Skip to content
Medical Health Aged Care, Science

Australian scientists develop a new method for the detection of Alzheimer’s

Monash University 2 mins read
Sourced from Unsplash

A team of Australian scientists, led by Monash University and The University of Sydney, has developed a new method for the detection of neurodegenerative diseases, such as Alzheimer’s, by “lighting up” clusters of misfolded proteins in the brain.

In Alzheimer’s disease, protein clusters known as 'amyloids' accumulate to abnormally high levels in the brain. Distinct amyloids have been associated with the onset of various neurodegenerative diseases, including Alzheimer’s and Parkinson’s disease. 

As such, the swift detection and recognition of different amyloids in the brain is crucial for early diagnosis of amyloid-related neurodegenerative diseases. 

In this study, completed by a team led by Dr Amandeep Kaur, ARC DECRA Fellow at the Monash Institute of Pharmaceutical Sciences (MIPS) and Professor Elizabeth New and Professor Margaret Sunde from The University of Sydney, the team reports the development of an array of fluorescent sensors with the ability to correctly differentiate between different amyloids associated with neurodegenerative diseases and, therefore, monitor disease progression.

The team also tested the sensors’ performance on samples taken from the brains of mouse models of Alzheimer’s disease and observed that the fluorescence patterns differed between early (at age 6 months) and later (at age 12 months) stages of the disease.

Dr Kaur said although there are several methods for detection of amyloids, they are far from perfect and there is a lot of work to be done to develop methods for earlier and accurate diagnosis of Alzheimer’s disease and other types of dementia.

Alzheimer’s is an irreversible neurodegenerative disorder; however, there are many advantages to early detection including enhanced medical attention, management of symptoms and, hopefully, future treatments that will be able to target the disease in its earliest stages, before irreversible brain damage or cognitive decline has occurred,” said Dr Kaur.

Dr Kaur, Professor New and Professor Sunde collaborated to develop a solution to this pressing need, bringing together their expertise in chemistry, fluorescent sensors and amyloid biology. 

“Our team focused on developing a versatile fluorescent sensor array for amyloids to monitor Alzheimer’s and other disease progression and to distinguish these disease-associated amyloids from similar, naturally occurring amyloids that play functional roles,” said Dr Kaur.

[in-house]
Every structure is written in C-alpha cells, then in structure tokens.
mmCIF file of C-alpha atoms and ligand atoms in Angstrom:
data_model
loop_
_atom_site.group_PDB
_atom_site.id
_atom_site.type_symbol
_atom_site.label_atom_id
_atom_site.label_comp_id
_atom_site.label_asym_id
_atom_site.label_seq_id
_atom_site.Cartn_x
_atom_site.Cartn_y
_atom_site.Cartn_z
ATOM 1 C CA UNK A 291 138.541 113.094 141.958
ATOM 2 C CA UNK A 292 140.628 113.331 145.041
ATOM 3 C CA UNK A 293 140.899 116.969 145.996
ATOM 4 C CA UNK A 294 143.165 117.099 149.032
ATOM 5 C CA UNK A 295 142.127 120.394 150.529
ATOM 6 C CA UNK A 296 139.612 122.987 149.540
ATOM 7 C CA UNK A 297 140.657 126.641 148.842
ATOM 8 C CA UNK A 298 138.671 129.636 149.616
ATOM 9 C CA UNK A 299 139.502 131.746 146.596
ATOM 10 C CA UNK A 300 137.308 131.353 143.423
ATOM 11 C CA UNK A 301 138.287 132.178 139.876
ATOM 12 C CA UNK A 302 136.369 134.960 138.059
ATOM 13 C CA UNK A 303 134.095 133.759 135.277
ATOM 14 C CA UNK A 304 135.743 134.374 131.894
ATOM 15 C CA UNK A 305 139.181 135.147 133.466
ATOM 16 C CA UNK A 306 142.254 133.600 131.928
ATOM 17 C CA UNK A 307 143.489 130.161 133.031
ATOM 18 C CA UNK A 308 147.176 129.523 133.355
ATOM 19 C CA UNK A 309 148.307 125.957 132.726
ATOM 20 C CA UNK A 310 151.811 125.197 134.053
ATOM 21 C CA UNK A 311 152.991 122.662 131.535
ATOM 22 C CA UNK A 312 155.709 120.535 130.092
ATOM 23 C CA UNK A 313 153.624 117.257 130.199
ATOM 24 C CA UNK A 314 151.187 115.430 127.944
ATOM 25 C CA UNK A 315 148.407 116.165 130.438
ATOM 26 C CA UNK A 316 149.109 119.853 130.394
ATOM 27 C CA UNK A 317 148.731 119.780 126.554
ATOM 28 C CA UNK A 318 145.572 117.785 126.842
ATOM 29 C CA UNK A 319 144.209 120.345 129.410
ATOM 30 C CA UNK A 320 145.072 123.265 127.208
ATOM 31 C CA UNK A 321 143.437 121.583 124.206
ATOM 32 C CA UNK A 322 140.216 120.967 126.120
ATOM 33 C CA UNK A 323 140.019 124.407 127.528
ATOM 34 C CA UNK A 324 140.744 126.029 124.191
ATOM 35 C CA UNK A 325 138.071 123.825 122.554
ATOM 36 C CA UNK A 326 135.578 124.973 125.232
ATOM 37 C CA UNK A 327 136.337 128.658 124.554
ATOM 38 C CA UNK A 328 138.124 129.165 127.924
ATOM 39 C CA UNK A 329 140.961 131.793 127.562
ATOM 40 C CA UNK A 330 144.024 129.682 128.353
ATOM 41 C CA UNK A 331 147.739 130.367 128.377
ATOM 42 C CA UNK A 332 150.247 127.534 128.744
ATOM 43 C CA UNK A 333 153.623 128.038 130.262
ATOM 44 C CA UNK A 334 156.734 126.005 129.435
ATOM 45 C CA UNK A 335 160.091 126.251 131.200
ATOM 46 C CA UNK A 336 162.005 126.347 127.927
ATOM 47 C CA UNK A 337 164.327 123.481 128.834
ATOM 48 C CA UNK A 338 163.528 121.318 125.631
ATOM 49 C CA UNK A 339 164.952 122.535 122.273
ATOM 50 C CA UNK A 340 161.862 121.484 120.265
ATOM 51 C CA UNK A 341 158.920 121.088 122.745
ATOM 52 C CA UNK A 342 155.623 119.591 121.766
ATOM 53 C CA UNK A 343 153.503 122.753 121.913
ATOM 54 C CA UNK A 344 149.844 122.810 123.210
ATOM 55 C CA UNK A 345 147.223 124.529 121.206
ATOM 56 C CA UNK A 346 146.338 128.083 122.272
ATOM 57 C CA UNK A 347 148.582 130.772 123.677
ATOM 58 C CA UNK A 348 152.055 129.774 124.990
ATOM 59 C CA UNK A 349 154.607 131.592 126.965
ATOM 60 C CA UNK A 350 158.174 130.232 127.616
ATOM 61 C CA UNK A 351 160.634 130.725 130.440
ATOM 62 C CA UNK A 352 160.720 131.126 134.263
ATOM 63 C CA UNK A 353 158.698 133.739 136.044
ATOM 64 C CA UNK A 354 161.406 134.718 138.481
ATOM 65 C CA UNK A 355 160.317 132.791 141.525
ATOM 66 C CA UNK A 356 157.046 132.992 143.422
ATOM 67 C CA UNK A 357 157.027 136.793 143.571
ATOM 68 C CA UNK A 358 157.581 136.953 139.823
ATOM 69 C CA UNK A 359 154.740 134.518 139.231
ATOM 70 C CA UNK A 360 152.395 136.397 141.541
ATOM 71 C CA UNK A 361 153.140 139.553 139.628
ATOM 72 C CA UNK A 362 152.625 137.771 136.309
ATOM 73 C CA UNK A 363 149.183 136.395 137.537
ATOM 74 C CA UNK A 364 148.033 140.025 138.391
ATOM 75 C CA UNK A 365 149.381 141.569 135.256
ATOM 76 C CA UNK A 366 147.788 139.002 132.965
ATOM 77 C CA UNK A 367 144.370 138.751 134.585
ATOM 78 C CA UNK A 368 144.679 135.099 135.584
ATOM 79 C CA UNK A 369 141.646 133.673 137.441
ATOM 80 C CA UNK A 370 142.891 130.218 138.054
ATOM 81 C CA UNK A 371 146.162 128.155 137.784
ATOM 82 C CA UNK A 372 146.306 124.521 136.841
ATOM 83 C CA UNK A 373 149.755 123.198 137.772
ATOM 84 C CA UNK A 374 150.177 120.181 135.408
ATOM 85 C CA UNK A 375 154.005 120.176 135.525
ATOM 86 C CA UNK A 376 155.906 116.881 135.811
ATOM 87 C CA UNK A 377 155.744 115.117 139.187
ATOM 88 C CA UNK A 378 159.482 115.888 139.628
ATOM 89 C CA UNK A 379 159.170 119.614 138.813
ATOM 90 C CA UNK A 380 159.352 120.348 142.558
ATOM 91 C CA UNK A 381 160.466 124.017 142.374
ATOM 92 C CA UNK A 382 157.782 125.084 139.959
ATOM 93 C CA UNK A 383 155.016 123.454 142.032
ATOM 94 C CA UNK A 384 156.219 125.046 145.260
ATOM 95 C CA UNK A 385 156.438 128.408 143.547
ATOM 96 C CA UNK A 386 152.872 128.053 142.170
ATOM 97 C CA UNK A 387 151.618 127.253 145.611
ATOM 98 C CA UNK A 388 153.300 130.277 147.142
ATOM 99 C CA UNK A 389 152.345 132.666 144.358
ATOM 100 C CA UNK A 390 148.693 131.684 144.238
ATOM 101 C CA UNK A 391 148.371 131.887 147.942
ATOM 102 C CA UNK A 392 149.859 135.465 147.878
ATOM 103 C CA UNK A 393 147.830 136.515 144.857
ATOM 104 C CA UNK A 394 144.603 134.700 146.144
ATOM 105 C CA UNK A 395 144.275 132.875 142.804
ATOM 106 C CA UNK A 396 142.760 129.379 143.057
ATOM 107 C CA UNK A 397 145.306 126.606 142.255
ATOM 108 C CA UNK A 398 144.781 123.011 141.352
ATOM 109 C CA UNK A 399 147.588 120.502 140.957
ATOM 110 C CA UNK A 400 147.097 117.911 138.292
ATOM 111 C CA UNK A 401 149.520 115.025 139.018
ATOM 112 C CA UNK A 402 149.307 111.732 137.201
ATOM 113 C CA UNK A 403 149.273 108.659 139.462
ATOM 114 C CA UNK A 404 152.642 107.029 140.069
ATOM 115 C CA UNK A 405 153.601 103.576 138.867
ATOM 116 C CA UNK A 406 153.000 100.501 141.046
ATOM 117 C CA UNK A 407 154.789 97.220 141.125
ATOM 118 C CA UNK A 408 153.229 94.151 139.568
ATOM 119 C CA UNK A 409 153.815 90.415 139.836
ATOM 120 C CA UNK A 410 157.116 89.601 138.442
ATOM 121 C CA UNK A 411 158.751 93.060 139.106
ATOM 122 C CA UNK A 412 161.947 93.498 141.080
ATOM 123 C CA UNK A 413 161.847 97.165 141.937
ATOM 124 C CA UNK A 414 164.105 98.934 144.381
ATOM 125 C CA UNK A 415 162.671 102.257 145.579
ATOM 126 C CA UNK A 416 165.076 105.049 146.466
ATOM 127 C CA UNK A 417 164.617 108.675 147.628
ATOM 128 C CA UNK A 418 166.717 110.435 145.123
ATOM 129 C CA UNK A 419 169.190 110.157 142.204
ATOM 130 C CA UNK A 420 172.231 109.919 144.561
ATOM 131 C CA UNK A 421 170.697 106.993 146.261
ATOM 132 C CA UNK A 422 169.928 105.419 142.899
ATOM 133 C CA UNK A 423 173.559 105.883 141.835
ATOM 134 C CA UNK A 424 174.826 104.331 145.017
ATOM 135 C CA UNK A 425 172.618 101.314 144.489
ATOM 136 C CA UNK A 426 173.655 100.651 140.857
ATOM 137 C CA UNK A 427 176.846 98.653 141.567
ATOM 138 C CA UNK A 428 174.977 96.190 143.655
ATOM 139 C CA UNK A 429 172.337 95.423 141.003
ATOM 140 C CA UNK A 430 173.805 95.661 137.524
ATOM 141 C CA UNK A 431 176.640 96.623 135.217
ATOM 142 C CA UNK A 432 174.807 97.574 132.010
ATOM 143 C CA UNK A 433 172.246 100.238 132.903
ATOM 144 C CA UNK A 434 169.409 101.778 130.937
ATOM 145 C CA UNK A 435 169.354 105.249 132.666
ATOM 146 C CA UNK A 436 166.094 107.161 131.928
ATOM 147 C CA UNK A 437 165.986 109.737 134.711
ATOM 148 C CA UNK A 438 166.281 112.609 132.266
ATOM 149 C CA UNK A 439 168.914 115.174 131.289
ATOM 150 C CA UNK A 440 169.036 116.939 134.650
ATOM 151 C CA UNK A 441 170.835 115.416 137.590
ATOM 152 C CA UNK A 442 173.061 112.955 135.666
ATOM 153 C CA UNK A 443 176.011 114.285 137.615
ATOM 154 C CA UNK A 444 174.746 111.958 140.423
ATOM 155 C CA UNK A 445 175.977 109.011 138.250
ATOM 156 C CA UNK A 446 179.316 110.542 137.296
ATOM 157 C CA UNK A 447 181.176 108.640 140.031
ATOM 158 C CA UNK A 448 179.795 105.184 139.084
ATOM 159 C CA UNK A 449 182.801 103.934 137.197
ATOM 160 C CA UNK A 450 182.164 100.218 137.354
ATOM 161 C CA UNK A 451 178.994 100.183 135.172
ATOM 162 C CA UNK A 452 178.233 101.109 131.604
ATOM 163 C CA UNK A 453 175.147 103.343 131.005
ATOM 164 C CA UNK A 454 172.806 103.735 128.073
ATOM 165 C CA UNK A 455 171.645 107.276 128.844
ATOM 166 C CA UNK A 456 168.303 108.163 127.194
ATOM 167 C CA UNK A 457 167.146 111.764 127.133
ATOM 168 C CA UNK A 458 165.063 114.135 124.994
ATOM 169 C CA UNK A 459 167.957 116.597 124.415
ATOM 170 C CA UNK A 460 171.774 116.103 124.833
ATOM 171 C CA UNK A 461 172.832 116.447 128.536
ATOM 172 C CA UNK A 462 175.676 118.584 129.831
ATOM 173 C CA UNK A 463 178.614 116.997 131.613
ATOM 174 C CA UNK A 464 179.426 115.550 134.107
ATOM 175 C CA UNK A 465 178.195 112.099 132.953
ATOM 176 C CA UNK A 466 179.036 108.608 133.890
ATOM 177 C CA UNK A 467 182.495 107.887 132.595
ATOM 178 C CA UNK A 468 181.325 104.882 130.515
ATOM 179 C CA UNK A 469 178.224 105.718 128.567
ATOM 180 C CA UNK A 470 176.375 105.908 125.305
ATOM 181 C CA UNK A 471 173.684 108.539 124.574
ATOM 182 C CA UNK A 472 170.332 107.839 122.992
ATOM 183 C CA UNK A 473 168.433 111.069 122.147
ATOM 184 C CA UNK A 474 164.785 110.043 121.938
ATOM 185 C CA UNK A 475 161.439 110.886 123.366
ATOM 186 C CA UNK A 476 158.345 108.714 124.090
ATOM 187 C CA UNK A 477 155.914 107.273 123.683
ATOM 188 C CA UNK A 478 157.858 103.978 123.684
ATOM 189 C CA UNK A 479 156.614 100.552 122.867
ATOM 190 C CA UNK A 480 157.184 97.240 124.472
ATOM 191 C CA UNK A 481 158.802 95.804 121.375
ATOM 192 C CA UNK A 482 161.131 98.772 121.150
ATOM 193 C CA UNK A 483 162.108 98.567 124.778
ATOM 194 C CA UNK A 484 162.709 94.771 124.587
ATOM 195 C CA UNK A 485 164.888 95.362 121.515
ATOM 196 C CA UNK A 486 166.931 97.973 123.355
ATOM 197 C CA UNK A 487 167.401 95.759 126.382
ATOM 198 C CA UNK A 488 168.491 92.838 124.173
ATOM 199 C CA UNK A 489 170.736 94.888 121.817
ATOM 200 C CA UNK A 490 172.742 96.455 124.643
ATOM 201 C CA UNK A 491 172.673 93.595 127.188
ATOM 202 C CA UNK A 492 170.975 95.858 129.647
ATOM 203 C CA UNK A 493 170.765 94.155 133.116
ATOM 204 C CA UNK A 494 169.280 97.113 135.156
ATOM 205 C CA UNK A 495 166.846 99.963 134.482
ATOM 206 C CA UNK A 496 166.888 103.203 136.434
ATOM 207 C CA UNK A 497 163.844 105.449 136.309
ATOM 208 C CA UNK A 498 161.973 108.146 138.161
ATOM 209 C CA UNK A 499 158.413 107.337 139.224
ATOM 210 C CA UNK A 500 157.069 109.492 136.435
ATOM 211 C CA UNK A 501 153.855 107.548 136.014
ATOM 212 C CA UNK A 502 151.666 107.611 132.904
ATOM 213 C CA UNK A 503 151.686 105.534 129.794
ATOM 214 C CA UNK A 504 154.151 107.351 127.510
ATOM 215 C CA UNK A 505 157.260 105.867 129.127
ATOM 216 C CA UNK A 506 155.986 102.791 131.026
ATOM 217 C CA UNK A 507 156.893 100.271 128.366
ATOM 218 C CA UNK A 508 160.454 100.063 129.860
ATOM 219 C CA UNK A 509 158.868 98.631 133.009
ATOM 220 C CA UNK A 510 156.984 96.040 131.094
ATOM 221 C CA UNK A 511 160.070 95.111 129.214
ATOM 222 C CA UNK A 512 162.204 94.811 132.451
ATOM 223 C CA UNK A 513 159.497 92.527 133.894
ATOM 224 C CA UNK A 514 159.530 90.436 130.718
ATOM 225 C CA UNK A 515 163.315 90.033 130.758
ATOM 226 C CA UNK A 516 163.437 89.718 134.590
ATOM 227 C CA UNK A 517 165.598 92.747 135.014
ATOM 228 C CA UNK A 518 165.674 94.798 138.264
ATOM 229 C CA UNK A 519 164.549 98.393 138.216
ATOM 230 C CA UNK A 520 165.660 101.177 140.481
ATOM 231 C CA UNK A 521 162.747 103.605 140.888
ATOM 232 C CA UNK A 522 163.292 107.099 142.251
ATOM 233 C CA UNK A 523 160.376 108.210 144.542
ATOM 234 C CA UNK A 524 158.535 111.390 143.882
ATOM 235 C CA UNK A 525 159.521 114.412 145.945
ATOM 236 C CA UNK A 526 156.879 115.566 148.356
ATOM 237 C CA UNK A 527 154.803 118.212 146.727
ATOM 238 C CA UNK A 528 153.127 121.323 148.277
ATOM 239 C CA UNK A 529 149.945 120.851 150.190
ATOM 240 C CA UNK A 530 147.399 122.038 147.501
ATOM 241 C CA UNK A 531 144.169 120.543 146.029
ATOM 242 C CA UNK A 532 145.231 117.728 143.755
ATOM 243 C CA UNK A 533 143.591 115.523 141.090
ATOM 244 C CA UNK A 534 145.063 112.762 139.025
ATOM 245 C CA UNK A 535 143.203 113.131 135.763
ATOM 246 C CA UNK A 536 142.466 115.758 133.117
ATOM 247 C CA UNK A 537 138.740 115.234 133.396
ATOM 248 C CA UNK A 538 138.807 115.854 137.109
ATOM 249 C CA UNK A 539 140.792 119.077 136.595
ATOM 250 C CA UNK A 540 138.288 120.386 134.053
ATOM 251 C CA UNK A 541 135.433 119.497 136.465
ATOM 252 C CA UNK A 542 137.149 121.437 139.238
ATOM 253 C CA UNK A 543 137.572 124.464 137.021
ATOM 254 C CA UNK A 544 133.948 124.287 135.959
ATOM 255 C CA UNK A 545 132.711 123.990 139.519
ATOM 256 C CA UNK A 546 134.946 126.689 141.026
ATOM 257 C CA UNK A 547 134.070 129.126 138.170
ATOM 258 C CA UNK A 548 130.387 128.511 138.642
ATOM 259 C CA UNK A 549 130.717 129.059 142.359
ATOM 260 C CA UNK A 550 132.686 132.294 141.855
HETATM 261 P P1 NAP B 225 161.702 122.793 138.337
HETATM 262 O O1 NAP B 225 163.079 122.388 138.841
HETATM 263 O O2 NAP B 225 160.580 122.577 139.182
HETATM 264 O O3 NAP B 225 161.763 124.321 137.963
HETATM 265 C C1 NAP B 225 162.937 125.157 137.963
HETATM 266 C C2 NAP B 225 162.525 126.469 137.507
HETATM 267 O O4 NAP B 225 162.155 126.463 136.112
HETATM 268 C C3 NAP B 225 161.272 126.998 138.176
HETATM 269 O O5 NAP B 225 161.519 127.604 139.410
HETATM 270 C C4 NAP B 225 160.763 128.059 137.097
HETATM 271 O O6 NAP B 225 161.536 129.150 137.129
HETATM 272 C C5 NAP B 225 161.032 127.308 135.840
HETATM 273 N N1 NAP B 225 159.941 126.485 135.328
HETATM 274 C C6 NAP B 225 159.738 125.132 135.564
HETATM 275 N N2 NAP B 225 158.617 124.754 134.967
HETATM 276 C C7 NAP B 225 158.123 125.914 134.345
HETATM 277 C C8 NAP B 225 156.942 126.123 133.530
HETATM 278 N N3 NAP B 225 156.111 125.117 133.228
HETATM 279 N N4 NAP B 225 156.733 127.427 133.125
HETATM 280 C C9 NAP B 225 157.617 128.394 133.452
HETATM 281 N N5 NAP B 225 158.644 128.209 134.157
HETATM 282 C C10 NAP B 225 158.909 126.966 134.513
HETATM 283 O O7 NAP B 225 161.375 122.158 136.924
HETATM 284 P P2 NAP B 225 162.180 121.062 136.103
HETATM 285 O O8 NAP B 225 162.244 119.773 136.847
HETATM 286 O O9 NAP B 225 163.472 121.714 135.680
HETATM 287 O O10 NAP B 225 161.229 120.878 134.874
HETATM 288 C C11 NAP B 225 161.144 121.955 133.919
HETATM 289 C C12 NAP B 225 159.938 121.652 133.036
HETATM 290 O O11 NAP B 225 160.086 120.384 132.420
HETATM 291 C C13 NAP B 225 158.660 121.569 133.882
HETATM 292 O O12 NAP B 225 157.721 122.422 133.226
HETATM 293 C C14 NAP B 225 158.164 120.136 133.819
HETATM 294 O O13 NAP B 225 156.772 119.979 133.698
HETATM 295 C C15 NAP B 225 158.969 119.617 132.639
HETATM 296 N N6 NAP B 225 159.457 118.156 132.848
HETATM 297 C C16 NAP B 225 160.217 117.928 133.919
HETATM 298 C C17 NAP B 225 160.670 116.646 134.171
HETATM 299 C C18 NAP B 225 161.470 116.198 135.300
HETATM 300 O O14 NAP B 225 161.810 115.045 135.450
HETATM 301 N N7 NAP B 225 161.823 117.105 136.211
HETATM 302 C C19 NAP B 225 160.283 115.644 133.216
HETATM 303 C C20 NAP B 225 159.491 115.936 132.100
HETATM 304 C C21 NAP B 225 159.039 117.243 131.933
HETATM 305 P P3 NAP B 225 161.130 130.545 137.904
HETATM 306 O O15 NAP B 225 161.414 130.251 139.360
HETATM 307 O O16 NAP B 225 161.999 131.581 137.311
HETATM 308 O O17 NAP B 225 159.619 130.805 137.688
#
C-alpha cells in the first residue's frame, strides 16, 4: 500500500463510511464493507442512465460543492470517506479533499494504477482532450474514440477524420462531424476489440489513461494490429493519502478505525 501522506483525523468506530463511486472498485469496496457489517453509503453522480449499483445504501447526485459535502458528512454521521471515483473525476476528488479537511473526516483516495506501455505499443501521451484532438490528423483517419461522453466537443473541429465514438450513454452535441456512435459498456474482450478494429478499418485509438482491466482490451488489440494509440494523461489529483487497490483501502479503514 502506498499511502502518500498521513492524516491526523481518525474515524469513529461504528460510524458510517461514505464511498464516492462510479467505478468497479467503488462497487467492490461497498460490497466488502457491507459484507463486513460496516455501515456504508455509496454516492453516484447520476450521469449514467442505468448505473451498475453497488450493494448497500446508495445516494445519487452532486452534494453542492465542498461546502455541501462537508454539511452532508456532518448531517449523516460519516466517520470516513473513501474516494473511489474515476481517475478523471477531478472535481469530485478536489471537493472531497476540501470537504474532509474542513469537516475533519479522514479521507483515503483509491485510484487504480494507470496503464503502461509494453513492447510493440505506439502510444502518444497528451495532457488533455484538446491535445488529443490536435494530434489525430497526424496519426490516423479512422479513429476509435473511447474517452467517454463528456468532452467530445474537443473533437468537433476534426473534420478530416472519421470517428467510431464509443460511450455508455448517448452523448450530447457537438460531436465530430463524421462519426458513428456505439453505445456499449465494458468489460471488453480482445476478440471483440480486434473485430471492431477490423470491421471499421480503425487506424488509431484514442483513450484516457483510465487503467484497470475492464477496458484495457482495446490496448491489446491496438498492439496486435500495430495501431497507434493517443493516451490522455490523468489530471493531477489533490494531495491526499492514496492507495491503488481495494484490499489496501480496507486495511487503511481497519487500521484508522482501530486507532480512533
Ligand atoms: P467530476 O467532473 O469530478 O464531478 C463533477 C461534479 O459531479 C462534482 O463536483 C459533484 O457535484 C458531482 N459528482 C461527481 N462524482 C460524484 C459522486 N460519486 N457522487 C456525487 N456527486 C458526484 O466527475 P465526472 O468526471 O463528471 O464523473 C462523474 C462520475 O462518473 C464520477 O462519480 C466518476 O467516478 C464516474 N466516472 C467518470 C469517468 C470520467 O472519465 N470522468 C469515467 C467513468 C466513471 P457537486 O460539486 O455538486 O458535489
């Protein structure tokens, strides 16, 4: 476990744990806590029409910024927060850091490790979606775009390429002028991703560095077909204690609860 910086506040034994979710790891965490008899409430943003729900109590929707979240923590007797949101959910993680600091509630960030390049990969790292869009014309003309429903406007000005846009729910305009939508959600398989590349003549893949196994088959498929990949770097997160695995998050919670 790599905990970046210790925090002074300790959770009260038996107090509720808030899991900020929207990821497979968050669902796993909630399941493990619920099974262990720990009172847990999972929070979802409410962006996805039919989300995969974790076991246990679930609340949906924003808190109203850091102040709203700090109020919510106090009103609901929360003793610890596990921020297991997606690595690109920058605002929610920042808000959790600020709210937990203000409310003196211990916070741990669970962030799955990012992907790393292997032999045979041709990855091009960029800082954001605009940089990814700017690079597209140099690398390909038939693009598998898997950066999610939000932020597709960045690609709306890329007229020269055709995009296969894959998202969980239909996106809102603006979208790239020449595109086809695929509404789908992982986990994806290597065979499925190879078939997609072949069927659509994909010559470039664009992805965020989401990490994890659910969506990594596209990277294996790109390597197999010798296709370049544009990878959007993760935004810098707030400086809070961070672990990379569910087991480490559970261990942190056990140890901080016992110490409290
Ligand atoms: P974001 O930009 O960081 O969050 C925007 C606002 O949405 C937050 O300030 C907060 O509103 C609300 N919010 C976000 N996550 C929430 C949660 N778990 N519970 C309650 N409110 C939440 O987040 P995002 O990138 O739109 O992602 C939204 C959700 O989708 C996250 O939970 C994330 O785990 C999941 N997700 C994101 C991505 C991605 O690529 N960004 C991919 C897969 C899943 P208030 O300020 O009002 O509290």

“It is our hope this method, using an array of sensors that can light up amyloids, could be used as a tool for researchers to help distinguish between many different types of amyloids and could inform new strategies for early and decisive diagnosis of amyloid-related diseases.”

This study was published in the journal ACS Sensors. Click here to read the full study. 

https://doi.org/10.1021/acssensors.3c01334 

ENDS

 

 


Contact details:

Kate Carthew

kate.carthew@monash.edu 

+61 438 674 814

Media

More from this category

  • Environment, Medical Health Aged Care
  • 12/04/2024
  • 14:56
Climate Media Centre

Government heat map ‘wake up call’ to stop burning fossil fuels

Friday 12 April 2024 Advocacy groups have welcomed the release of the Federal Government’s announcement of a heat mapping tool to assist affected communities deal with the worst of extreme heat, but have called on government to do more to address the root cause, climate change caused by the continued use of fossil fuels. Emma Bacon, Executive Director of Sweltering Cities “Heatwaves are Australia’s deadliest environmental disaster, so we welcome the Government’s acknowledgement of the severe impacts being felt by communities across the country. Clearly, some of the communities most impacted in areas like Western Sydney are facing climate, health,…

  • Biotechnology, Medical Health Aged Care
  • 12/04/2024
  • 13:40
UNSW

UNSW and Mid North Coast Local Health District to boost research and students in rural communities

The strategic partnership will place UNSW students at local hospitals and streamline research collaboration opportunities. UNSW Sydney has signed an historic three-year Memorandum of…

  • Contains:
  • Medical Health Aged Care, Sport Recreation
  • 12/04/2024
  • 08:46
Centre for Healthy Brain Ageing (CHeBA), UNSW Sydney

Industry backing for Wipeout Dementia raises $2.5 million for research

No amount of wild weather could stop Olympic Bronze Medalist Owen Wright and 1999 World Surfing Champion Mark Occhilupo from joining Sydney’s property industry…

  • Contains:

Media Outreach made fast, easy, simple.

Feature your press release on Medianet's News Hub every time you distribute with Medianet. Pay per release or save with a subscription.